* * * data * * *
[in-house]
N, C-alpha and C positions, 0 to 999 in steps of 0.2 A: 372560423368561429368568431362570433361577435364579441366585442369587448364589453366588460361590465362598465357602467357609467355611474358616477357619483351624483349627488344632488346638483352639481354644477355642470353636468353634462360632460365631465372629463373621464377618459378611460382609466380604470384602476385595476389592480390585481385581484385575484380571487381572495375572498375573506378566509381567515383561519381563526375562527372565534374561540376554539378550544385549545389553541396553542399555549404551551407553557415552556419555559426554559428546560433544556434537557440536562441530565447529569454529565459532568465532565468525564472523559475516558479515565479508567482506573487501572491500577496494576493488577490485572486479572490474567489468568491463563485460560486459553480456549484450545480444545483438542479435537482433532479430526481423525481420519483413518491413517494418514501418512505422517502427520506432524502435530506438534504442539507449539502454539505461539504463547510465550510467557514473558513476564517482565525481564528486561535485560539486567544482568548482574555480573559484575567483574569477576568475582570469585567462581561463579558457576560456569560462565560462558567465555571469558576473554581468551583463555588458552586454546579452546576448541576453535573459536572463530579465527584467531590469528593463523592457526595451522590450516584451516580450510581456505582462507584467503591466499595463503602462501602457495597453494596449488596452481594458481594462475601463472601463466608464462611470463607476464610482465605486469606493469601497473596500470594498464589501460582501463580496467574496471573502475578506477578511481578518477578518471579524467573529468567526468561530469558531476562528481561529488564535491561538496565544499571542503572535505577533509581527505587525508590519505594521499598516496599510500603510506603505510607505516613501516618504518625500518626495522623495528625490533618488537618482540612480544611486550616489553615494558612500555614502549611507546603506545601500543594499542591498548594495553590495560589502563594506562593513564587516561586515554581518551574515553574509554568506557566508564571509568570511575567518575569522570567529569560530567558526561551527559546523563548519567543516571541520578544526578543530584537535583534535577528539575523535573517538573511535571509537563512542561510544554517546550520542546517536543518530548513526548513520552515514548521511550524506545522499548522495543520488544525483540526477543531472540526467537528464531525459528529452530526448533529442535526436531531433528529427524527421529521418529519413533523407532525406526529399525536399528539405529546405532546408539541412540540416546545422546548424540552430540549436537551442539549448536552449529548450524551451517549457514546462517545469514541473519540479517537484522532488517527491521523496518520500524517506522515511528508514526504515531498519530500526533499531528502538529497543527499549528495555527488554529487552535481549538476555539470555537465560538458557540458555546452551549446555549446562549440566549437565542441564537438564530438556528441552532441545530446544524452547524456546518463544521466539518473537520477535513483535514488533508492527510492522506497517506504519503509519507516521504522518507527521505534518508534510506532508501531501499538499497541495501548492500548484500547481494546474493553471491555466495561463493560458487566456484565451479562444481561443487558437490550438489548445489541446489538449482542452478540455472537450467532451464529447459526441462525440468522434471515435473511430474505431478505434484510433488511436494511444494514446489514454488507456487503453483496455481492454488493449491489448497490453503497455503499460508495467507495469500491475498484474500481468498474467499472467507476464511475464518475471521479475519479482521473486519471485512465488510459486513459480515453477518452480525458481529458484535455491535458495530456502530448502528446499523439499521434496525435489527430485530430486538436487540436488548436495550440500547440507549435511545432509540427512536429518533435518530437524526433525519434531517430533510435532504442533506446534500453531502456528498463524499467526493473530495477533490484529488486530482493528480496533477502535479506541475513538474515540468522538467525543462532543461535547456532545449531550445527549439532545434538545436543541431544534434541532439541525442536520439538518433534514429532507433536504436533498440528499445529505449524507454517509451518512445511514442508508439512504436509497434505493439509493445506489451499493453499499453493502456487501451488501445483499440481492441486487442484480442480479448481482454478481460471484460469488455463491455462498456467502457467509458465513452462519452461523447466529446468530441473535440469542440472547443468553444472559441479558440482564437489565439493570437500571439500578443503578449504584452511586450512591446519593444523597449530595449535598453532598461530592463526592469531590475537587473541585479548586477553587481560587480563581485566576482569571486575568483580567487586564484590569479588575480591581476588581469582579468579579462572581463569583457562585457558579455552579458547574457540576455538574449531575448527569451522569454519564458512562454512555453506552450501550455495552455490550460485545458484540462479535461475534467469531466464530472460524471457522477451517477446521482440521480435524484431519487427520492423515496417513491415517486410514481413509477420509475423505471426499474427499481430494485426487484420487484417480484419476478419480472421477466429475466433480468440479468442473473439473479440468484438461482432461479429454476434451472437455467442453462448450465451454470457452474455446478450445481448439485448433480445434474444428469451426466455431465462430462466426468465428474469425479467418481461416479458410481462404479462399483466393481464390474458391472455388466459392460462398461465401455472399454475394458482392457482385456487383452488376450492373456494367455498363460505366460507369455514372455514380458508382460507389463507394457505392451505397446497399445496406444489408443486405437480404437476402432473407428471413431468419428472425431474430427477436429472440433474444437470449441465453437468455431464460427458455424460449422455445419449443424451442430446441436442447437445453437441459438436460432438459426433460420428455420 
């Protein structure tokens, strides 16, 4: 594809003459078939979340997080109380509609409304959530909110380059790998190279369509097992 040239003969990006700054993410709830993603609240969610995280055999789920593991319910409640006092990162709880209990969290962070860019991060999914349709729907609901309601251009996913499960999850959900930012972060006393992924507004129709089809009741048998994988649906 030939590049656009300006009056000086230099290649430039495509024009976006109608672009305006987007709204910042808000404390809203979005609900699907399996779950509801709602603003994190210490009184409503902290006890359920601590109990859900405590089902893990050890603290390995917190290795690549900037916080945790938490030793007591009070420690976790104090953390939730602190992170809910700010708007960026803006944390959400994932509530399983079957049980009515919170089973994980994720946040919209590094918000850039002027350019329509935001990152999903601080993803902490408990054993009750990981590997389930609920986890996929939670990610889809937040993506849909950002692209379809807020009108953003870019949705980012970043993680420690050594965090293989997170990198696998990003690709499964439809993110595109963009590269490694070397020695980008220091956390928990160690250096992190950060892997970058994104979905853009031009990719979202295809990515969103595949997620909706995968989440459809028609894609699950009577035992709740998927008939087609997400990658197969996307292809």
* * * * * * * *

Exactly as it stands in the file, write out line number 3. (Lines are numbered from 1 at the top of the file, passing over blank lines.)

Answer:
């Protein structure tokens, strides 16, 4: 594809003459078939979340997080109380509609409304959530909110380059790998190279369509097992 040239003969990006700054993410709830993603609240969610995280055999789920593991319910409640006092990162709880209990969290962070860019991060999914349709729907609901309601251009996913499960999850959900930012972060006393992924507004129709089809009741048998994988649906 030939590049656009300006009056000086230099290649430039495509024009976006109608672009305006987007709204910042808000404390809203979005609900699907399996779950509801709602603003994190210490009184409503902290006890359920601590109990859900405590089902893990050890603290390995917190290795690549900037916080945790938490030793007591009070420690976790104090953390939730602190992170809910700010708007960026803006944390959400994932509530399983079957049980009515919170089973994980994720946040919209590094918000850039002027350019329509935001990152999903601080993803902490408990054993009750990981590997389930609920986890996929939670990610889809937040993506849909950002692209379809807020009108953003870019949705980012970043993680420690050594965090293989997170990198696998990003690709499964439809993110595109963009590269490694070397020695980008220091956390928990160690250096992190950060892997970058994104979905853009031009990719979202295809990515969103595949997620909706995968989440459809028609894609699950009577035992709740998927008939087609997400990658197969996307292809």